Direct-shear tests were conducted on clean glacier ice, several
types of basal ice and frozen substrate material from the
basal zone of the Suess Glacier, Taylor Valley, Antarctica.
Different strain-rates approximating three orders of magnitude
were employed in order to examine whether the rheology of
basal material changes with a change in the rate of strain.
The results of testing indicated that the peak shear-strength
of the materials decreased as slower strain-rates were applied.
High debris-concentration, solid facies and frozen substrate
attained the greatest values of shear-strength. The lowest
values were found in amber ice, which contains a significant
solute concentration and finely dispersed sediment particles.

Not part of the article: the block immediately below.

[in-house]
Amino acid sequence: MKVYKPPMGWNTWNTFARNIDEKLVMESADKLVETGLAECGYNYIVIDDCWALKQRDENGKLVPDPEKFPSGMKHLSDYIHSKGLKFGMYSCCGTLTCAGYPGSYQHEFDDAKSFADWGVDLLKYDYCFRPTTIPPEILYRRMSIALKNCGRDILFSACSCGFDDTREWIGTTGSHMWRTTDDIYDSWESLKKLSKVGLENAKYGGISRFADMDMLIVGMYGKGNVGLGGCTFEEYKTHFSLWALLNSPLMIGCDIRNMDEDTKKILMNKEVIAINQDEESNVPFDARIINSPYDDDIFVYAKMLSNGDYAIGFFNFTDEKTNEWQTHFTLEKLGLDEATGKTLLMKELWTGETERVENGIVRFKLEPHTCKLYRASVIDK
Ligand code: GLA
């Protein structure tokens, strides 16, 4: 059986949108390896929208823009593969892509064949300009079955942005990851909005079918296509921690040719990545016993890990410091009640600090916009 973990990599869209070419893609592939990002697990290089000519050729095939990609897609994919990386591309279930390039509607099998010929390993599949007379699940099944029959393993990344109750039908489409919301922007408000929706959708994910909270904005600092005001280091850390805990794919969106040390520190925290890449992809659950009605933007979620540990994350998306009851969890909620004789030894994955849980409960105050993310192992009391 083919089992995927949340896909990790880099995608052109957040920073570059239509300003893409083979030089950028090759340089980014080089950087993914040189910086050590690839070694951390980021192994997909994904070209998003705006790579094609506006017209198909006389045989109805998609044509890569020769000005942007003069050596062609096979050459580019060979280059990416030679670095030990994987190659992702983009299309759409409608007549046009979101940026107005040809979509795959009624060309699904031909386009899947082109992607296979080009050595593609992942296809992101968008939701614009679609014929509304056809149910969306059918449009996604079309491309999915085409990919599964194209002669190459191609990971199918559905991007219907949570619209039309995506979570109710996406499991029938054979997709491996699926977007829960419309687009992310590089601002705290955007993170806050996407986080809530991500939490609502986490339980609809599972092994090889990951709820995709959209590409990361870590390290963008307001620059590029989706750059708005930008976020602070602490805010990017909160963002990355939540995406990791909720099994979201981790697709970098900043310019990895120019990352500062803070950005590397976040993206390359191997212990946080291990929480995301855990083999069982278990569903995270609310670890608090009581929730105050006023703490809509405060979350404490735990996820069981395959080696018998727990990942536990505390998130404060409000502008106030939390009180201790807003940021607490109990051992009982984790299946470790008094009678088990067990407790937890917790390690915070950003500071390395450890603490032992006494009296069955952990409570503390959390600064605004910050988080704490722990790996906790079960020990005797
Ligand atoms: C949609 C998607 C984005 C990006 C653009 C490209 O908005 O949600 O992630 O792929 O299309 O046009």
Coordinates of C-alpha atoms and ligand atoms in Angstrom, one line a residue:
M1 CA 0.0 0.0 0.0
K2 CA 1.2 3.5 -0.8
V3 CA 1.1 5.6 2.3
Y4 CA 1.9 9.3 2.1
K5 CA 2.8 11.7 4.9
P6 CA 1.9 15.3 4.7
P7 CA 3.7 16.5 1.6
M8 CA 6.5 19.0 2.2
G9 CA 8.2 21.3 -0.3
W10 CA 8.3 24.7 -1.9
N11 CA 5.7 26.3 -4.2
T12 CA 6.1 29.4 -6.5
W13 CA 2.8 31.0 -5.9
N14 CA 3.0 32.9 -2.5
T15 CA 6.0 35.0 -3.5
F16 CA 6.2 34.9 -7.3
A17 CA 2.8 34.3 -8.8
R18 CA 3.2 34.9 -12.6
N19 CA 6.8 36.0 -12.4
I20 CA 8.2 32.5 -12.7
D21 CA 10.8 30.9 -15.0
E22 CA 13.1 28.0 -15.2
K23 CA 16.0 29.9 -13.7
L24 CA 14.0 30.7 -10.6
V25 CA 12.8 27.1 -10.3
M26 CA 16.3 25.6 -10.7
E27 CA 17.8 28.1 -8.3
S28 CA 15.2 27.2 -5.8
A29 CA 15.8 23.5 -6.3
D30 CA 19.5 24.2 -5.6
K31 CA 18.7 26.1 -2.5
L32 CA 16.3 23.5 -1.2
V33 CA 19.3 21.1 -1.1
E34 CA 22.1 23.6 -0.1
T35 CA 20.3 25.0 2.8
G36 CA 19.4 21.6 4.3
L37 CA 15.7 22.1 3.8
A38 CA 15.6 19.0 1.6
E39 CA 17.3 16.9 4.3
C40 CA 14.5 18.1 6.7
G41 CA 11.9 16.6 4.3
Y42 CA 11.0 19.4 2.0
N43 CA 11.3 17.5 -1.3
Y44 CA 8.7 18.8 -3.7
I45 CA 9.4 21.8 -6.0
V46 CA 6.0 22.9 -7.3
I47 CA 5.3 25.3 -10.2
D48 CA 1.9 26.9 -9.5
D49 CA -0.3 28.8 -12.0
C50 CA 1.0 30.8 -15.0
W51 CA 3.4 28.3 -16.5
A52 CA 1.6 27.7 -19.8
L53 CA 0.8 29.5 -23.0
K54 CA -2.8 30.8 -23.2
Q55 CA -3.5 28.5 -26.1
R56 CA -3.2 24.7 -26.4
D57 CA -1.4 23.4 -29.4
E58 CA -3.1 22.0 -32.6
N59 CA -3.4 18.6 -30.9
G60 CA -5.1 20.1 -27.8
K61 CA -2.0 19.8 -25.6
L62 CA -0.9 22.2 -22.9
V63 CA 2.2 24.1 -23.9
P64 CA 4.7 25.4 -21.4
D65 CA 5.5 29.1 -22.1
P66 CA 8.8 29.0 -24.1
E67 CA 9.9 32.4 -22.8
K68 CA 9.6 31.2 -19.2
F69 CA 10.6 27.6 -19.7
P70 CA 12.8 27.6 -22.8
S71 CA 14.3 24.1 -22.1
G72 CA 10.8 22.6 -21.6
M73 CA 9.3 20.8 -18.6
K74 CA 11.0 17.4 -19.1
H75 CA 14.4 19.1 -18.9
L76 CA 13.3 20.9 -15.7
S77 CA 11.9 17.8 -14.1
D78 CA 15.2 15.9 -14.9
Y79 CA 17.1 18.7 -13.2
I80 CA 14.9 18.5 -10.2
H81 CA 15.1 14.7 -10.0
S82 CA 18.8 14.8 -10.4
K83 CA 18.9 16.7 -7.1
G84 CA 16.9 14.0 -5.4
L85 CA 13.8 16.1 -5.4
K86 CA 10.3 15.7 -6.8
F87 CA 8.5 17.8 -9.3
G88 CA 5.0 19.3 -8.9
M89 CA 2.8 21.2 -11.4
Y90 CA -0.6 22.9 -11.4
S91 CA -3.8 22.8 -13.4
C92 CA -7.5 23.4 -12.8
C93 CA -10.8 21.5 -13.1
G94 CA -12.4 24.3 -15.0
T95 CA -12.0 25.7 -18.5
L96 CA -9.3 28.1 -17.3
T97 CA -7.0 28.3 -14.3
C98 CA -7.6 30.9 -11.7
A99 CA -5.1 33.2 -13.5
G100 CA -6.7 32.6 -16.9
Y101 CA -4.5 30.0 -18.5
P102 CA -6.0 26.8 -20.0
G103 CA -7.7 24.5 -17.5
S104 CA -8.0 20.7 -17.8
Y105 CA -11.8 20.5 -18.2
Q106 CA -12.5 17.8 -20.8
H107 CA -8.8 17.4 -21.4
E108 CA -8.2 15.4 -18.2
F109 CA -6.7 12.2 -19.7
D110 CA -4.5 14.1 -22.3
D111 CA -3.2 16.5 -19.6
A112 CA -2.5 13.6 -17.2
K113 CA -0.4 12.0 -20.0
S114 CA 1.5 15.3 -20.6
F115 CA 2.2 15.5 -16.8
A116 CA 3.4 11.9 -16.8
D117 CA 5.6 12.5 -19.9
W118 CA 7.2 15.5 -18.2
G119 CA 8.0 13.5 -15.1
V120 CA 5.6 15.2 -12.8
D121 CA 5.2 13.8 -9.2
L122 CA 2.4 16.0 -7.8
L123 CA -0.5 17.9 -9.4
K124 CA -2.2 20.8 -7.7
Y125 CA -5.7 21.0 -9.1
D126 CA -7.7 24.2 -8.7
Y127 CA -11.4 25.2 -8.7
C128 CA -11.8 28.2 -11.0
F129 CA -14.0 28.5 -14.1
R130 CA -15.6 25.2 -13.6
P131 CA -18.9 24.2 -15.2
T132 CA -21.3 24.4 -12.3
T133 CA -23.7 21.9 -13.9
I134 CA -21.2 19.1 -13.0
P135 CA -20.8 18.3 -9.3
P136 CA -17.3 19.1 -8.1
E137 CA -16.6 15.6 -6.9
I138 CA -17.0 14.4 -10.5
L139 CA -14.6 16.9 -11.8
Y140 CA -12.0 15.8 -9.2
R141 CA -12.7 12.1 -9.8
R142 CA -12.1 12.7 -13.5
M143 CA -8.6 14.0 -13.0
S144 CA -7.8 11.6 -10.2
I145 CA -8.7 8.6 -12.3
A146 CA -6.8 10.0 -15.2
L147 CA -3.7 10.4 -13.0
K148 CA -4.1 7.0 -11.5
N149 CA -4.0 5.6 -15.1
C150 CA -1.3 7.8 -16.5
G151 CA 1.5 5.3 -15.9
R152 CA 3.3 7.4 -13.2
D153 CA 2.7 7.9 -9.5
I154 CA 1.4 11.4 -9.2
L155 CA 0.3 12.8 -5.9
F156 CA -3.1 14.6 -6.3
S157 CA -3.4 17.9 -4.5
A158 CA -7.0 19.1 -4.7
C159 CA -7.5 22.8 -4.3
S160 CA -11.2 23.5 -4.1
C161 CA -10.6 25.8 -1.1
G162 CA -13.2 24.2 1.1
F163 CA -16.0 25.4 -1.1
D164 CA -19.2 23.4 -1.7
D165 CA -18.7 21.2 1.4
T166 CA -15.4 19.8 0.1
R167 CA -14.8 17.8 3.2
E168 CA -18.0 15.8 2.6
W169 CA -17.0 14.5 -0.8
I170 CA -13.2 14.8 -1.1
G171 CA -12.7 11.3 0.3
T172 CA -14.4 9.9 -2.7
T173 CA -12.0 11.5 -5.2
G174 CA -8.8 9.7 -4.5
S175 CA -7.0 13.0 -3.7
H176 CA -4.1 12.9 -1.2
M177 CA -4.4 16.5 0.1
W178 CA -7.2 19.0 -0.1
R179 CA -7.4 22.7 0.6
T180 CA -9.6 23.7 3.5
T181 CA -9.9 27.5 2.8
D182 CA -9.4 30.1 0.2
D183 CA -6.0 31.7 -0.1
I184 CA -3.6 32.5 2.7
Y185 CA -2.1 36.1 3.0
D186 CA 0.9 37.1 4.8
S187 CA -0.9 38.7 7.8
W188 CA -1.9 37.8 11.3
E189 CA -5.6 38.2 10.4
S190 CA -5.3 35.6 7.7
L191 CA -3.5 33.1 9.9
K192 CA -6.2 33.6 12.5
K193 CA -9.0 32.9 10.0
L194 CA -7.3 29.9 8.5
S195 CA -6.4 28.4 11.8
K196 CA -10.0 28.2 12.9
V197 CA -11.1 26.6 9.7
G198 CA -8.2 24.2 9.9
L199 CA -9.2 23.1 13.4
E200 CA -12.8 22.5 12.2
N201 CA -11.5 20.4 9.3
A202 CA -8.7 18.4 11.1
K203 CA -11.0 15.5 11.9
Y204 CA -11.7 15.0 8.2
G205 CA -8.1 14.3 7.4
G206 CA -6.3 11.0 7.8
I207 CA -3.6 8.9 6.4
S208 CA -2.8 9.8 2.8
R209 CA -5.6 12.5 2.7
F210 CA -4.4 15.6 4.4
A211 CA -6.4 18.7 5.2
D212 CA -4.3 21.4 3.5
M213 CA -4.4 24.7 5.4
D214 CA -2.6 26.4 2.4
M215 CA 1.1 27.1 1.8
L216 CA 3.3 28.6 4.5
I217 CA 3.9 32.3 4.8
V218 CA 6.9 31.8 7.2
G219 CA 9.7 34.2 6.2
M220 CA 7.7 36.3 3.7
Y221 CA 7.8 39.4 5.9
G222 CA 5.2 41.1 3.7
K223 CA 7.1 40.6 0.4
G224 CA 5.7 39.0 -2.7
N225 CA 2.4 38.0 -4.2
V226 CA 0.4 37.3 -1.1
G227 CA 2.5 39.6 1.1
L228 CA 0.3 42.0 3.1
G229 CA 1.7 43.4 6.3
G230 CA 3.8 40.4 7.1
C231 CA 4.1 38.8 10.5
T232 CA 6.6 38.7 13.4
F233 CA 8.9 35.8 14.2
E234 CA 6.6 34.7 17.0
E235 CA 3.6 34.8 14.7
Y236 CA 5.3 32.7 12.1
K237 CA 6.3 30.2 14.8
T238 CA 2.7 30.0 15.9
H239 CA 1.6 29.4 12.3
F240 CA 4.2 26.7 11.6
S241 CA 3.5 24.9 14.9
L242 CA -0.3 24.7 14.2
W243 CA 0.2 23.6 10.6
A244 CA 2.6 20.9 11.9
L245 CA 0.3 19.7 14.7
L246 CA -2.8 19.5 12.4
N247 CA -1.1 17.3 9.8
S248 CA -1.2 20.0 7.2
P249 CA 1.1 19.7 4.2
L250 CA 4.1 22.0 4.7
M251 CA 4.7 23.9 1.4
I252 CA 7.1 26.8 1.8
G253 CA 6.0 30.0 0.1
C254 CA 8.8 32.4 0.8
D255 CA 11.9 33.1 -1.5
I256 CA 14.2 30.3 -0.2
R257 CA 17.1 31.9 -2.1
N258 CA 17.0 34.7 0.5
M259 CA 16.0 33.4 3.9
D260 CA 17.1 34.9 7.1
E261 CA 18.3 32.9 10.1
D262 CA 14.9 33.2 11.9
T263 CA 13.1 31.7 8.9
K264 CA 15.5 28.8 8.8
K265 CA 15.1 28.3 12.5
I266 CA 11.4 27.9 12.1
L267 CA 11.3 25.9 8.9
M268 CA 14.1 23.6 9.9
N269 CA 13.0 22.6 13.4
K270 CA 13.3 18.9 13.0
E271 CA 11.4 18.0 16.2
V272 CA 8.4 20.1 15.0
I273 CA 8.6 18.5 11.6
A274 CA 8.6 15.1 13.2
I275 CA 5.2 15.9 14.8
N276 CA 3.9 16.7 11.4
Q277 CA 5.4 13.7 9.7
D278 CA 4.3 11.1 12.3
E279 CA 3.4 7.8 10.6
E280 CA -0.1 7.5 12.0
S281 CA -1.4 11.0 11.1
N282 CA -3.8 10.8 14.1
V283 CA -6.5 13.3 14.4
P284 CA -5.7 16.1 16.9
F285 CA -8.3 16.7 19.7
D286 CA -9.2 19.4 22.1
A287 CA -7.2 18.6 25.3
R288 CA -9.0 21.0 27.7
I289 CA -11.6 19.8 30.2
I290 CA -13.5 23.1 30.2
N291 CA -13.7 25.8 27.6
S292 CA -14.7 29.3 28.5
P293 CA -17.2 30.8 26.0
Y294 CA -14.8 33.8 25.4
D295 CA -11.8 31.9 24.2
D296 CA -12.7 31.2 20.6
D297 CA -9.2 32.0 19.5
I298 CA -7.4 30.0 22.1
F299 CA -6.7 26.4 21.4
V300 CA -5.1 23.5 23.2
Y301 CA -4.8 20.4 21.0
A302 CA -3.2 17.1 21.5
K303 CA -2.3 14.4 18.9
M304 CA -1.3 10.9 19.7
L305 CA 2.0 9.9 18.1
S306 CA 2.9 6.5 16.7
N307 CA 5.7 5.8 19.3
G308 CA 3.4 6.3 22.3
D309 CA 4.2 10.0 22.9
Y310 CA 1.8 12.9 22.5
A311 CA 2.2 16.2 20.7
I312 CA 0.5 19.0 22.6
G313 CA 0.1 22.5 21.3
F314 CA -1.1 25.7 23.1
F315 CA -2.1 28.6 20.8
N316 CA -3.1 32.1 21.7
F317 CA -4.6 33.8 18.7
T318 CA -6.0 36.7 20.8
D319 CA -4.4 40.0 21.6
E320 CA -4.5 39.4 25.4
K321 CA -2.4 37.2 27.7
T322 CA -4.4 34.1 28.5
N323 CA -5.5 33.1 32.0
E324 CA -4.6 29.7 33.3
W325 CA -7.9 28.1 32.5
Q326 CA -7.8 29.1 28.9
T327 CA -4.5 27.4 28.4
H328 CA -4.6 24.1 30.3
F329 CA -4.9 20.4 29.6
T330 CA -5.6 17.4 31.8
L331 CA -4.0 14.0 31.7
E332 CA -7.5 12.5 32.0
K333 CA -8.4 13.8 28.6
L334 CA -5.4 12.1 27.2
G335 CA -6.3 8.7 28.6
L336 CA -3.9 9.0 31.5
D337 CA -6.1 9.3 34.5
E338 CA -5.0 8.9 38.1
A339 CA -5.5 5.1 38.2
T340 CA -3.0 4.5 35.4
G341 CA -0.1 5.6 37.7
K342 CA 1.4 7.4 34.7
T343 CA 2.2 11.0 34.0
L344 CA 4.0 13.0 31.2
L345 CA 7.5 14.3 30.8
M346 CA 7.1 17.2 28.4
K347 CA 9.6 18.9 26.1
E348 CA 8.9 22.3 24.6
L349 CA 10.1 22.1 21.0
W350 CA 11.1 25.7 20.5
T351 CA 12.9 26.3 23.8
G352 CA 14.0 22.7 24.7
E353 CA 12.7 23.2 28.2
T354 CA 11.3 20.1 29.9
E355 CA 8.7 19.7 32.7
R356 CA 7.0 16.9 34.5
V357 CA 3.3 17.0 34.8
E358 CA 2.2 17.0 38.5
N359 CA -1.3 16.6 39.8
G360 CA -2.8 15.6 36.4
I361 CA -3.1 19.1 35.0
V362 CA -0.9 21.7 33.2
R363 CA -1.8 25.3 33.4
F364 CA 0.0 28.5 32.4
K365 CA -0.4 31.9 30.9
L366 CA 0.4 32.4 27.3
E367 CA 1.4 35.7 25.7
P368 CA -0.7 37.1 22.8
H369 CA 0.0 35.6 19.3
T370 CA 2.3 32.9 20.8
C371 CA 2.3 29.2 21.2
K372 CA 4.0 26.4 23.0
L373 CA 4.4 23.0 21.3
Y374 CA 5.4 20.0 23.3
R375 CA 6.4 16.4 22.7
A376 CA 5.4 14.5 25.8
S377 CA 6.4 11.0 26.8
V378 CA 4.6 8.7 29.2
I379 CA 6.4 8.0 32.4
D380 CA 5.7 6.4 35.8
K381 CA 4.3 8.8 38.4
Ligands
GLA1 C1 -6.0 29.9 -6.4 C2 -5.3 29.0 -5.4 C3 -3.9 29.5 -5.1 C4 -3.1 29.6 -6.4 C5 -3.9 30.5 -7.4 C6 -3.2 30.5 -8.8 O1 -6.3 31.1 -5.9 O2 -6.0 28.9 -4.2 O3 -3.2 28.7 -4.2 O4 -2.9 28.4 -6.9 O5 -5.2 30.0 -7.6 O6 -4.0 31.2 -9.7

High solute concentration along with low sediment content
within the ice lattice appears to decrease the shear-strength
of basal ice. Results from this study indicate that preferential
deformation is likely to occur in basal ice above the saturation
point (> 25% ice) and that if frozen substrate and solid debris
facies deform, it is likely to be at a much slower rate than
Sirota, P. 1999. The Structure and Strength of Basal Ice
in the Suess Glacier, Antarctica. Unpublished BSc (hons) dissertation,
in Geography, at the University of Otago, Dunedin, New Zealand.